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Willy Dunne runs for second term on Assembly

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Kenai Peninsula Borough
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Kenai Peninsula Borough Assembly member Willy Dunne is running for his second term this election cycle. Dunne said voters should re-elect him because of his institutional knowledge on the council.

If re-elected, Dunne would reach the two-term limit on the assembly. He said it’s not only his experience as an assembly member that would make him affective over the next three years, but his work predating his time on the panel as well.

“Working with school site councils, working on the Kachemak Bay Advisory Planning Commission, working on local boards and committees and organizations, the [Kachemak Bay] State Park [Citizen] Advisory Board,” Dunne listed. “I’ve spent the past 30 years involved in our community, and I want to continue being involved and helping our residents.”

Over the past three years, a multi-million-dollar budget gap, budget cuts and finding additional revenue have been the main topics of discussion on the assembly. Its members have considered several tax options, everything from raising the borough’s sales tax to a bed tax. Dunne said the issue has been a tough nut to crack.

“I’d really love to come up with some revenue ideas that are acceptable to everybody,” he said.  

Dunne notes that of the options the assembly has considered, he would like to revisit increasing the sales tax cap from $500 to $1,000.

That proposal failed at the ballot box in 2017. However, he thinks voters could get behind the idea with more public education.

Dunne said whatever direction the assembly moves, it will need to do so quickly. Currently the borough’s main savings account sits at about $22.7 million, above the $15.4 million threshold the assembly is not supposed to dip below.

“We can eventually have a balanced budget, but what we cannot do is continue to spend our savings. That is unsustainable,” Dunne added.

The assembly has relied on that fund over past few years, but it did take some measures into its own hands by increasing property taxes slightly earlier this year.

The move didn’t cover the entire fiscal gap, and Dunne has pushed back against any notion that the assembly could cut its way out of the problem. That’s something his opponent, Troy Jones, is pushing for, a similar platform Mayor Charlie Peirce ran on last year.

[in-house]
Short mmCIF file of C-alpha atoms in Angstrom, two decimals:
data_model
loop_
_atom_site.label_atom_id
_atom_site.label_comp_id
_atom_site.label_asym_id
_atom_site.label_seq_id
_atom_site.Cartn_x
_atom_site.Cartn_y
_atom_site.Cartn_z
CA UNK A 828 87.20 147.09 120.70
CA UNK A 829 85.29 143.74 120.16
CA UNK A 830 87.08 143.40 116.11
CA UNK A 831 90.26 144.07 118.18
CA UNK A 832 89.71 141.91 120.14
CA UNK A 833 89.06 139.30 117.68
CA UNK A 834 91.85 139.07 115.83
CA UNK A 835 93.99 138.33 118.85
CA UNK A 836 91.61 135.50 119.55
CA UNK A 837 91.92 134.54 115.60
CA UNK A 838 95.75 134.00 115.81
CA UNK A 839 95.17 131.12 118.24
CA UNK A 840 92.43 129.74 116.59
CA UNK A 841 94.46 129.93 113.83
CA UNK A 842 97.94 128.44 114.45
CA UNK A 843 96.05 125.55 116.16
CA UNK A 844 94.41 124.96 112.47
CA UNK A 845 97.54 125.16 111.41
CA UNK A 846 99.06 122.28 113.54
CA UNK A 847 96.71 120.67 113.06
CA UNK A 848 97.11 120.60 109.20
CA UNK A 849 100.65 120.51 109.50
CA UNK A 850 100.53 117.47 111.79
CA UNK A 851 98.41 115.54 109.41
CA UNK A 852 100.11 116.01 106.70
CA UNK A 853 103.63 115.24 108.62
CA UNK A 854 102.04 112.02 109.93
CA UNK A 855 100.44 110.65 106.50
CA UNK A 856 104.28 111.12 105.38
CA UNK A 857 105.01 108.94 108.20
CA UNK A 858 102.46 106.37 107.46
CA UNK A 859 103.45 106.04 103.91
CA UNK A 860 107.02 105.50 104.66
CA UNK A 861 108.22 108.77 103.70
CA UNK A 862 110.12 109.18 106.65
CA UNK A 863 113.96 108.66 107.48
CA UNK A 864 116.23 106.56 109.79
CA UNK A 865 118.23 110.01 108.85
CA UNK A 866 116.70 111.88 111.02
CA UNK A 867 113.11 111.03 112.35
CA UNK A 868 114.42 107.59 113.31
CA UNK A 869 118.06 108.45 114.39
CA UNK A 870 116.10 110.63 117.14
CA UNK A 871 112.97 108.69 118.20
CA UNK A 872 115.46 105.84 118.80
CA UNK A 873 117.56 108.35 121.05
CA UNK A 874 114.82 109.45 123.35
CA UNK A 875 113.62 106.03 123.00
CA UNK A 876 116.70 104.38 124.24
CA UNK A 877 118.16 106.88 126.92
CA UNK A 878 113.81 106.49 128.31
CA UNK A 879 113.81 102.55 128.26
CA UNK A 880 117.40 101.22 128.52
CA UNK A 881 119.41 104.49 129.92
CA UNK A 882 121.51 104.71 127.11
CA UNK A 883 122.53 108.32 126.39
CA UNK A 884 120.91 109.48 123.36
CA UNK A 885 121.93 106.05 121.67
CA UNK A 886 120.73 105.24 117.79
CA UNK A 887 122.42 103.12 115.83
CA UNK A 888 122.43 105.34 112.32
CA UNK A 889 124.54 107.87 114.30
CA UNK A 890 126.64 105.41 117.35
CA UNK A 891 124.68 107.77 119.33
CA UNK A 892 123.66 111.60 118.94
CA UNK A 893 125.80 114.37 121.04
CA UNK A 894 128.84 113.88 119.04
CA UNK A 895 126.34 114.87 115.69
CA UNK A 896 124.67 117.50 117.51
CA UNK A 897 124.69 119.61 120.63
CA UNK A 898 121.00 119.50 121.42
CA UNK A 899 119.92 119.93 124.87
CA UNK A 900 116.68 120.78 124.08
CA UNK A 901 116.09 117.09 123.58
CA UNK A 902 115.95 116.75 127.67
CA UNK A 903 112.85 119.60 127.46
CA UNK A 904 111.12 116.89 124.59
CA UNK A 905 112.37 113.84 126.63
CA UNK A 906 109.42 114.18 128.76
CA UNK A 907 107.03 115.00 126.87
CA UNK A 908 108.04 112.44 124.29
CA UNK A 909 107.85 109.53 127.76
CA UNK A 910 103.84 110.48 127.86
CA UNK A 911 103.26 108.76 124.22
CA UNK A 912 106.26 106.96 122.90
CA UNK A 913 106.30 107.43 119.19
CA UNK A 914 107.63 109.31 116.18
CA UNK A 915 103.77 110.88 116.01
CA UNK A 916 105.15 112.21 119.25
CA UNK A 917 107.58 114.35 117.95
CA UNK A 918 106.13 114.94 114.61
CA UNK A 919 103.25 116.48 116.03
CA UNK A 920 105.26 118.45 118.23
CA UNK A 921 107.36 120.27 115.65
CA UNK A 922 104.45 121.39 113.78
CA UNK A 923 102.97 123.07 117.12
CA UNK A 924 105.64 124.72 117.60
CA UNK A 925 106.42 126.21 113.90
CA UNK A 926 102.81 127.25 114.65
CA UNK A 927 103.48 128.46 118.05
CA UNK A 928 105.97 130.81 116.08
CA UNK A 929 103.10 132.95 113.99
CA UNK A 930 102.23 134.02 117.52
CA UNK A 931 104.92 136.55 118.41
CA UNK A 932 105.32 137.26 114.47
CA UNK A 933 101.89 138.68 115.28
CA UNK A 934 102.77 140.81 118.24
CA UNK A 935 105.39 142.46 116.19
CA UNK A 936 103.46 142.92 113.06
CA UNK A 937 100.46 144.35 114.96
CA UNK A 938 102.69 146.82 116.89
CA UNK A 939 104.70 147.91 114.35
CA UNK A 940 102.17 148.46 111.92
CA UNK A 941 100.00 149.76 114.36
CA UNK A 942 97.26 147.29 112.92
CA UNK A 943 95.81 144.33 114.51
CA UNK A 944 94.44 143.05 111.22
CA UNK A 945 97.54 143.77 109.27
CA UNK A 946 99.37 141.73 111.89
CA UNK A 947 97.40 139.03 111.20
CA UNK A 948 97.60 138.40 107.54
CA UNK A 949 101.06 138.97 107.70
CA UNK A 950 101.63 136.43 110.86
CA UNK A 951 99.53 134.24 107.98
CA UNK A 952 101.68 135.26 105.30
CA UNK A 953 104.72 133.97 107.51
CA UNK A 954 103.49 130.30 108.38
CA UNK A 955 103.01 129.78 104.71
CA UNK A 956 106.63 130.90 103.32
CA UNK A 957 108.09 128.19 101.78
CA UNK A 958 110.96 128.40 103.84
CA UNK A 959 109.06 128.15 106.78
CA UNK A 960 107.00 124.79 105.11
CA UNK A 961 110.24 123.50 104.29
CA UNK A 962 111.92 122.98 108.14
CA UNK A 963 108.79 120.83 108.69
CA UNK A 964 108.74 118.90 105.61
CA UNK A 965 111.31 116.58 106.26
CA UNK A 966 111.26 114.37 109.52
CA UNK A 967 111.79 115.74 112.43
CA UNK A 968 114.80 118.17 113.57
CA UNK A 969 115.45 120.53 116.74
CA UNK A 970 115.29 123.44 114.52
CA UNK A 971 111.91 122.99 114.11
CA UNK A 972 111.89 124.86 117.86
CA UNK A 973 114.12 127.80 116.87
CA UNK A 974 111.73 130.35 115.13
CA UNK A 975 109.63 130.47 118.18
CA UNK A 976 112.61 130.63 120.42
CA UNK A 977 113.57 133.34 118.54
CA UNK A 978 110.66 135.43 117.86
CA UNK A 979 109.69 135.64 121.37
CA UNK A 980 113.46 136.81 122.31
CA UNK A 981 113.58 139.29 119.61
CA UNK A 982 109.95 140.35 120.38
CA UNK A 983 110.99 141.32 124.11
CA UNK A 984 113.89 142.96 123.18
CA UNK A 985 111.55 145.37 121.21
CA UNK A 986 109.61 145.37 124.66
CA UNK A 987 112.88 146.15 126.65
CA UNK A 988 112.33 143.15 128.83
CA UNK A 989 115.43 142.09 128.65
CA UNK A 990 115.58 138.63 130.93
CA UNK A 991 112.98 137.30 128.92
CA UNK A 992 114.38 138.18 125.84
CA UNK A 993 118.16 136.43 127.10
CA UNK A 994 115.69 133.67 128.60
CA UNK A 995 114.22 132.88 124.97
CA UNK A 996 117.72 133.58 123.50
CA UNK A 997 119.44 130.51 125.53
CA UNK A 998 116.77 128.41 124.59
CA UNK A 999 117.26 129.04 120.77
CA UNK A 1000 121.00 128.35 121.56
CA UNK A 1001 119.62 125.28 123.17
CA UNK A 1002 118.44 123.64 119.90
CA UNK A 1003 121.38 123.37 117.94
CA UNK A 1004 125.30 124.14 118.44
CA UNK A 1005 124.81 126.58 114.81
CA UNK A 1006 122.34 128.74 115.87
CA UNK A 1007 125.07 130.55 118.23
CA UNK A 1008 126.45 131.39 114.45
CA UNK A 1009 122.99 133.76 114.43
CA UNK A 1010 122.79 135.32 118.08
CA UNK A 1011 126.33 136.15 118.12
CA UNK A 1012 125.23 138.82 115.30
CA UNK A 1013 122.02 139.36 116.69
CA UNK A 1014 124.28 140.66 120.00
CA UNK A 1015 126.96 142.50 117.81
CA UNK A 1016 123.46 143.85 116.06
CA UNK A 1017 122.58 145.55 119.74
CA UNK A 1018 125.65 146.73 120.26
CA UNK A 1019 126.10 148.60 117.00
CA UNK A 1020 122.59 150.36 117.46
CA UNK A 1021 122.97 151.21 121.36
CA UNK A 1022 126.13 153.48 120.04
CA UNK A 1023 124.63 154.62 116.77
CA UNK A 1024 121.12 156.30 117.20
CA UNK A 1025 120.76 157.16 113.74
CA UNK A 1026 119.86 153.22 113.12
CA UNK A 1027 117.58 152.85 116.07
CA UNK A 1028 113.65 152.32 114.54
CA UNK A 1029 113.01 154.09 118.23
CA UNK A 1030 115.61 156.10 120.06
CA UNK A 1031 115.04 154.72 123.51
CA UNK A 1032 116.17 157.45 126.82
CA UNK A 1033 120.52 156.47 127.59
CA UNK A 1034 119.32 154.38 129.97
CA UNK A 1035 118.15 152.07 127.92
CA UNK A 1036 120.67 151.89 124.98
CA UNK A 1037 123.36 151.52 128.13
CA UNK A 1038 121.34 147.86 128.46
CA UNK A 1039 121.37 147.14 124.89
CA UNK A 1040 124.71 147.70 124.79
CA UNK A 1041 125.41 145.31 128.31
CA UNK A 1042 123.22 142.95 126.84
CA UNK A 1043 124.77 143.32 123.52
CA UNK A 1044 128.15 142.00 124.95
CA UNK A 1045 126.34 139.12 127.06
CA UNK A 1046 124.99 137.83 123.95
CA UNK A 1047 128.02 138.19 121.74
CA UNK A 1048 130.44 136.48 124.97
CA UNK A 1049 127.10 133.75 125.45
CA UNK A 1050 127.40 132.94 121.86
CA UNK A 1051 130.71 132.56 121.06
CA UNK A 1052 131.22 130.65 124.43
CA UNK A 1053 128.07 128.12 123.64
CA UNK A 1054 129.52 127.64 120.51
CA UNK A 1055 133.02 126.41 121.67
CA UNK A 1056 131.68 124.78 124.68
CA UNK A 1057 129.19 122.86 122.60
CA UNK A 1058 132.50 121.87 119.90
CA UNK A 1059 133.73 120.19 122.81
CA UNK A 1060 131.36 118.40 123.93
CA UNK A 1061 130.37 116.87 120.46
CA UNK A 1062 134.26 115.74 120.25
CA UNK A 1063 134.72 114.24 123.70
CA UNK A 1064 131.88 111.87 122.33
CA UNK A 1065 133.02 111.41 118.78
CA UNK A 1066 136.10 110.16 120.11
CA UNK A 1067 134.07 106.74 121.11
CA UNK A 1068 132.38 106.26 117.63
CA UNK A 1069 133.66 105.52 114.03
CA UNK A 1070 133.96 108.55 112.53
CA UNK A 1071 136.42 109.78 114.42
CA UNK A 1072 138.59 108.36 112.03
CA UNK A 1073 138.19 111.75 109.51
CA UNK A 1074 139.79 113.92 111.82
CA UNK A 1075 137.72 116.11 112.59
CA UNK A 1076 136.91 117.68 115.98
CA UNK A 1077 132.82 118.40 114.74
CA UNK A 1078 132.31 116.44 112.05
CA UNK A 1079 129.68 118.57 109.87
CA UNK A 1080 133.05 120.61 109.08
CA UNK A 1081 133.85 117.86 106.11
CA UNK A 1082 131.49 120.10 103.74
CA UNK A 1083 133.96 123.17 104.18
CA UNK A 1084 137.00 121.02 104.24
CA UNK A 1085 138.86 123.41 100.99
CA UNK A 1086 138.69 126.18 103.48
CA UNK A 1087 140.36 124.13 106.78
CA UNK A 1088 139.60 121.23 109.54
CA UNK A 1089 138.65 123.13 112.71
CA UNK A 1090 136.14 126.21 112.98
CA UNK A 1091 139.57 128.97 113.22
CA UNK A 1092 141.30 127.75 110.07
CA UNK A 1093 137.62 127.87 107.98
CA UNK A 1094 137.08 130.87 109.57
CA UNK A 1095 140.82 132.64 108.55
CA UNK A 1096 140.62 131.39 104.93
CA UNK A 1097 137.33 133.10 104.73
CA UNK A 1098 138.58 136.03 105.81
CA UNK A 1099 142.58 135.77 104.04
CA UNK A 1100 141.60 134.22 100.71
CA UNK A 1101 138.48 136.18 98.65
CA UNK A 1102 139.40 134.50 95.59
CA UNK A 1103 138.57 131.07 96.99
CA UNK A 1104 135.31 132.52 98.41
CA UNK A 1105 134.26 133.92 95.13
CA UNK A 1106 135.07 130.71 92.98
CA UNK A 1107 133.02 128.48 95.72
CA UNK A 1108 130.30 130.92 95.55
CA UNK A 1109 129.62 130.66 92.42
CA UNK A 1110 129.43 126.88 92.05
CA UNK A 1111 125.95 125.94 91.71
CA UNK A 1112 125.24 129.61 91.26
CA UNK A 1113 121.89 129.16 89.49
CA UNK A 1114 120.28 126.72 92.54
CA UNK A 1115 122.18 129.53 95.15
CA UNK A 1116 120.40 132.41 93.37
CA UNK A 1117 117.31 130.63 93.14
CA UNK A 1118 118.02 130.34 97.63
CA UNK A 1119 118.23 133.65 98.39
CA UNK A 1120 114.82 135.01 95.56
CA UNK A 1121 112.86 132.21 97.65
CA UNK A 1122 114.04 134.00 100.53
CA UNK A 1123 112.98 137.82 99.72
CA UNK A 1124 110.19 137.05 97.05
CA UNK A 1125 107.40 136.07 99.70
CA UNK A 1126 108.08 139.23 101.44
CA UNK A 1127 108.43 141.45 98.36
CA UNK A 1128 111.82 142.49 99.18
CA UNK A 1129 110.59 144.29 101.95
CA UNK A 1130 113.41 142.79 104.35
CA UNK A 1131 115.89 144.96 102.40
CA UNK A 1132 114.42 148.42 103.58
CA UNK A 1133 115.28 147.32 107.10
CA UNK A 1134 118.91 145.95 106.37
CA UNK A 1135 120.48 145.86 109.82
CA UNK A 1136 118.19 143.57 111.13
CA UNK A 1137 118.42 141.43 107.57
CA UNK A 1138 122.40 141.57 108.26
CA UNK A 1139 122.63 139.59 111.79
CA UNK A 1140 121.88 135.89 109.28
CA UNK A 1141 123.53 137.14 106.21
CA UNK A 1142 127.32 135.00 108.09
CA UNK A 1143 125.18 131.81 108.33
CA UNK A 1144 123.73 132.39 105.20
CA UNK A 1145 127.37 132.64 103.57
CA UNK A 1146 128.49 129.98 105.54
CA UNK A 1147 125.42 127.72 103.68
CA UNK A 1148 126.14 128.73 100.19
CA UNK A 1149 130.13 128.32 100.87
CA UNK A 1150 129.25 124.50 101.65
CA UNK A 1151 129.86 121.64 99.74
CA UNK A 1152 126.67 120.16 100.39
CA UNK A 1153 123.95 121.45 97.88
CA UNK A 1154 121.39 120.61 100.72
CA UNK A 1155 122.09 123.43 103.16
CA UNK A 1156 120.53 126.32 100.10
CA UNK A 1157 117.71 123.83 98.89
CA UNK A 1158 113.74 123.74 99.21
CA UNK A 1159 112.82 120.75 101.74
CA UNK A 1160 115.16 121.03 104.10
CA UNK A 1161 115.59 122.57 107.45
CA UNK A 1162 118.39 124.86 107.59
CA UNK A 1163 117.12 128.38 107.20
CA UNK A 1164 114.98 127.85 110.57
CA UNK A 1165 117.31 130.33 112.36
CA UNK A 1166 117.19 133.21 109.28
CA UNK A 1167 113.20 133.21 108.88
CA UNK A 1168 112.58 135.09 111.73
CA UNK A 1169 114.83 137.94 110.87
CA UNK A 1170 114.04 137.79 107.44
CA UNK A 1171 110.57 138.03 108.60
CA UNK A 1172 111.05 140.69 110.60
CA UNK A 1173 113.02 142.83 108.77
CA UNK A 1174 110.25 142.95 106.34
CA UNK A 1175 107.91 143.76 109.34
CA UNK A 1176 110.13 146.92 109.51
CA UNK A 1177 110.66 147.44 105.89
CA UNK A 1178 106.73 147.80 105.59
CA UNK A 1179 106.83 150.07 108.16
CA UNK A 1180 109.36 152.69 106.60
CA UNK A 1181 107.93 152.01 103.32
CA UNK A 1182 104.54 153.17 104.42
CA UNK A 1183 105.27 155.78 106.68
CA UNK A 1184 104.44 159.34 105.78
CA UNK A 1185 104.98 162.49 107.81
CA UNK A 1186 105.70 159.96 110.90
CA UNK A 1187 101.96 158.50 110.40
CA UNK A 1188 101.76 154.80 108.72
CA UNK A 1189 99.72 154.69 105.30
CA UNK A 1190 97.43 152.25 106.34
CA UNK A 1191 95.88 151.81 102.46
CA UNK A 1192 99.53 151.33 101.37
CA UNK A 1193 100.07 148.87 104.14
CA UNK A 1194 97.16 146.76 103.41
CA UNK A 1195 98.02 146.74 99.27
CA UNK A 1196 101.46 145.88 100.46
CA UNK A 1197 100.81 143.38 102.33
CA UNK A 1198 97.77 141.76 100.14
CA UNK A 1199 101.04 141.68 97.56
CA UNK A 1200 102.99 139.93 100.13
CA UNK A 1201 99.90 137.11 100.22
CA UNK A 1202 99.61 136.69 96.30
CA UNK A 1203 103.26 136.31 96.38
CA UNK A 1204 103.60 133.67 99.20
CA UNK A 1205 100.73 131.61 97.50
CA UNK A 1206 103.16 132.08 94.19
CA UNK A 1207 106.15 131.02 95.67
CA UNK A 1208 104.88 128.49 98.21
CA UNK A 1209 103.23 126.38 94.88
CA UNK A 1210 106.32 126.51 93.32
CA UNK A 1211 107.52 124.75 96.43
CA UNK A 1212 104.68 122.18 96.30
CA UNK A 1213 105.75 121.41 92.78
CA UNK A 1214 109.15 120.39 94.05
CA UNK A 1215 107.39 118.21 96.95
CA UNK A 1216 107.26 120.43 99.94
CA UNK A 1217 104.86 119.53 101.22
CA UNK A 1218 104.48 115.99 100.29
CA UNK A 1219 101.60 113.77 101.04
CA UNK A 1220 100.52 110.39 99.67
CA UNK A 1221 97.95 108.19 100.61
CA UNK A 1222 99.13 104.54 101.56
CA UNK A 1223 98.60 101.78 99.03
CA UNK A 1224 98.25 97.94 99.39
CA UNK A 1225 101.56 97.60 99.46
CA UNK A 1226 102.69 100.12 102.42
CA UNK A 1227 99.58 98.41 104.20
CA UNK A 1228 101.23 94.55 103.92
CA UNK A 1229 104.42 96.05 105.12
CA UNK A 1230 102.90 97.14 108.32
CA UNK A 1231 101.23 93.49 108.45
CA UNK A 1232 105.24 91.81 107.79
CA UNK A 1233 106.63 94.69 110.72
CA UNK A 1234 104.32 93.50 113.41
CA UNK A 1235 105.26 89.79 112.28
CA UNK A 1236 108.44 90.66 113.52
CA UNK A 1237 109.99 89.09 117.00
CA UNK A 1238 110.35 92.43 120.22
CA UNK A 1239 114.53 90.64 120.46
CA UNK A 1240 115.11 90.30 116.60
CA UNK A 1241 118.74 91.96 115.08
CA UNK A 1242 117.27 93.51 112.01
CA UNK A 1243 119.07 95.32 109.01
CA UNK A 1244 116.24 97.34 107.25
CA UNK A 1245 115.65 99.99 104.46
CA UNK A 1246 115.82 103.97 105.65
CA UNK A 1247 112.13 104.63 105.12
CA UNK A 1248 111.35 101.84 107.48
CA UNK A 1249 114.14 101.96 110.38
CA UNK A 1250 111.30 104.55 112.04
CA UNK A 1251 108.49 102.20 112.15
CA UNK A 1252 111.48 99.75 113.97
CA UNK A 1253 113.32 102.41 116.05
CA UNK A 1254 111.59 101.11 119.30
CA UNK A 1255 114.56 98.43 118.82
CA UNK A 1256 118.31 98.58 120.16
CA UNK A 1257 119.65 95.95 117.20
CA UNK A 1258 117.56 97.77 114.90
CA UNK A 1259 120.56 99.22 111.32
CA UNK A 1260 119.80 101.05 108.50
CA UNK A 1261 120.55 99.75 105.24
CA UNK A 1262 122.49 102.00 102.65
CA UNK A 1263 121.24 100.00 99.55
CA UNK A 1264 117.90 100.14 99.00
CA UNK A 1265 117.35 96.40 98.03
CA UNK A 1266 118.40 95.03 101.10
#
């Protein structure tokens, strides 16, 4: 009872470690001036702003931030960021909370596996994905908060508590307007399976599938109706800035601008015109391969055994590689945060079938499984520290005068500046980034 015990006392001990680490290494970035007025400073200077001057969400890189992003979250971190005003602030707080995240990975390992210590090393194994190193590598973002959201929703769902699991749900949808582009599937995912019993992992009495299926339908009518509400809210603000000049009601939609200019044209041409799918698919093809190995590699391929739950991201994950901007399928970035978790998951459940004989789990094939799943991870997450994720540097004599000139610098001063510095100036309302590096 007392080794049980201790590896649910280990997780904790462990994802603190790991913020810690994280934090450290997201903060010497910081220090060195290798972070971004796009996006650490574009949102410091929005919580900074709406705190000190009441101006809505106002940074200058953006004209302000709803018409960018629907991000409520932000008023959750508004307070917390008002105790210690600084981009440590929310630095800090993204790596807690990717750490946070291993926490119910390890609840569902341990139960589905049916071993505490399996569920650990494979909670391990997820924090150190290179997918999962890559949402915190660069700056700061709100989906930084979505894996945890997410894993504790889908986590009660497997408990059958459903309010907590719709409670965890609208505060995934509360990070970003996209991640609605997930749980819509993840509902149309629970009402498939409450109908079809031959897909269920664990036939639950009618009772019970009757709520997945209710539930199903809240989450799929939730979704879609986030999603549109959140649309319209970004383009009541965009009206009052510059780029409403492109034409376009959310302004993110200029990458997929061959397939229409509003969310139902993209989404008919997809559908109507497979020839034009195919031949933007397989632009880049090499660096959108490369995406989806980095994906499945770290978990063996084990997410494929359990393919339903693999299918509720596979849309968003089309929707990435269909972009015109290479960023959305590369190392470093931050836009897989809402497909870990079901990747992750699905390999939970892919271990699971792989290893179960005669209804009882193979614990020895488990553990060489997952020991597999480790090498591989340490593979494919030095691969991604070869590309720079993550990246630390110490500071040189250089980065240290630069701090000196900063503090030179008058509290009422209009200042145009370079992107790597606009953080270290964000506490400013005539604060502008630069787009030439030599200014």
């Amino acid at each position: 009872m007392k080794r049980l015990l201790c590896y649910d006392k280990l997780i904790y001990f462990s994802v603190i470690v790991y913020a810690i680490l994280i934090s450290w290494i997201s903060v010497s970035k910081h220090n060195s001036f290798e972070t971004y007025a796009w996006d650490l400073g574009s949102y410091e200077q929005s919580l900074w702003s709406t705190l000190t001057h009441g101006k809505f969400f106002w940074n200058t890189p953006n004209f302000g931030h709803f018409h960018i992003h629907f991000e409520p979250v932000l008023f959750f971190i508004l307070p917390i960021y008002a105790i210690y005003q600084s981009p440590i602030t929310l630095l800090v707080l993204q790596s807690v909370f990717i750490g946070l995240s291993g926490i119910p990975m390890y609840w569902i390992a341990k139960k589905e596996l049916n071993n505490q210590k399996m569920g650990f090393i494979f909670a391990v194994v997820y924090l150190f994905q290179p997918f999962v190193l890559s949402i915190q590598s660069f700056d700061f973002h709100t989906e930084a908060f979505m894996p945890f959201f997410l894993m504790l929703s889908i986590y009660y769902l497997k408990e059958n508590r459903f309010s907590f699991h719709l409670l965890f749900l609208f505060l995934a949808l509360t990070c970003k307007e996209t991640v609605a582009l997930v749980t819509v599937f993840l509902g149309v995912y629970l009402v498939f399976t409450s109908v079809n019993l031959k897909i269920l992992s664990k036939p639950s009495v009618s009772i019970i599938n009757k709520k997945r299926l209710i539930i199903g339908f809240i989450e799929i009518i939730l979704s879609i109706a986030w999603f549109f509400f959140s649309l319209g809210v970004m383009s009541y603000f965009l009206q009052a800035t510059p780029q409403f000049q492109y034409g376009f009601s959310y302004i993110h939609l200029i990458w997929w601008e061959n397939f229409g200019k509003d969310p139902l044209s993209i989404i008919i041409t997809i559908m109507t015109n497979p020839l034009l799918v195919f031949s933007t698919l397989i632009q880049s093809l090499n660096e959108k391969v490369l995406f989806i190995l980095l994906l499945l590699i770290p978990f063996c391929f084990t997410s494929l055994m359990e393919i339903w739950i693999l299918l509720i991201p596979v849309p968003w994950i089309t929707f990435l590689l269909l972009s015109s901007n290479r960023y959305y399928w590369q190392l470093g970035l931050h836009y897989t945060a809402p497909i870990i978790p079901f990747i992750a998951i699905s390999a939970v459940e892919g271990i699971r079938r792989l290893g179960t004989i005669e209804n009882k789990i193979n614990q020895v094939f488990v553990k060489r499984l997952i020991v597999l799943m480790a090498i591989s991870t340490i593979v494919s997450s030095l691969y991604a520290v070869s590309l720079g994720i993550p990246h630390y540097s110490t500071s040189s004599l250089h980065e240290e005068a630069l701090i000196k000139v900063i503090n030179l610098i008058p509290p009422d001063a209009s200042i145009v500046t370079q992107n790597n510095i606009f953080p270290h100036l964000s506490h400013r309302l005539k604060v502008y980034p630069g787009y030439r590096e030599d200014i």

“Literally within a few weeks of being mayor, he came to the assembly and alerted us that even with a flat budget or a cut budget, we were still going need to come up with other revenue sources,” Dunne recalled.

Aside from taxes, there are other ways the borough could increase revenue, such as modifying the $150,000 senior property tax exemption the borough provides. Some residents have asked the assembly to revisit the issue in recent months. The assembly did approve an ordinance in 2016 that asked voters to approve a phase-out plan for the current exemption.

“I supported that. I actually voted for it, but it failed at the poles,” Dunne said. “The people have spoken on that issue and we’ll have to look other places.”

The assembly could also look to property taxes again, but Dunne said that should only be a last resort.

When it comes to the two bond propositions affecting the southern Kenai Peninsula, Dunne said he supports the compromise of letting voters decide whether to expand both the Central and South Peninsula Hospital service area boundaries.

He also supports a $5.4 million bond for a new school in Kachemak Selo.

“The state has appropriated $10 million to contribute towards the construction of that school, leaving the borough with roughly $5 million to contribute,” Dunne explained. “If that is not approved and if we don’t build a school, we will still be on the hook someday to provide a school down there. It’s never going to be cheaper than it is right now.”

If the bond does not pass, the borough will need to come up with a different way to come up with its match before the state’s contribution expires in 2019.

The municipal election is on Oct. 2.

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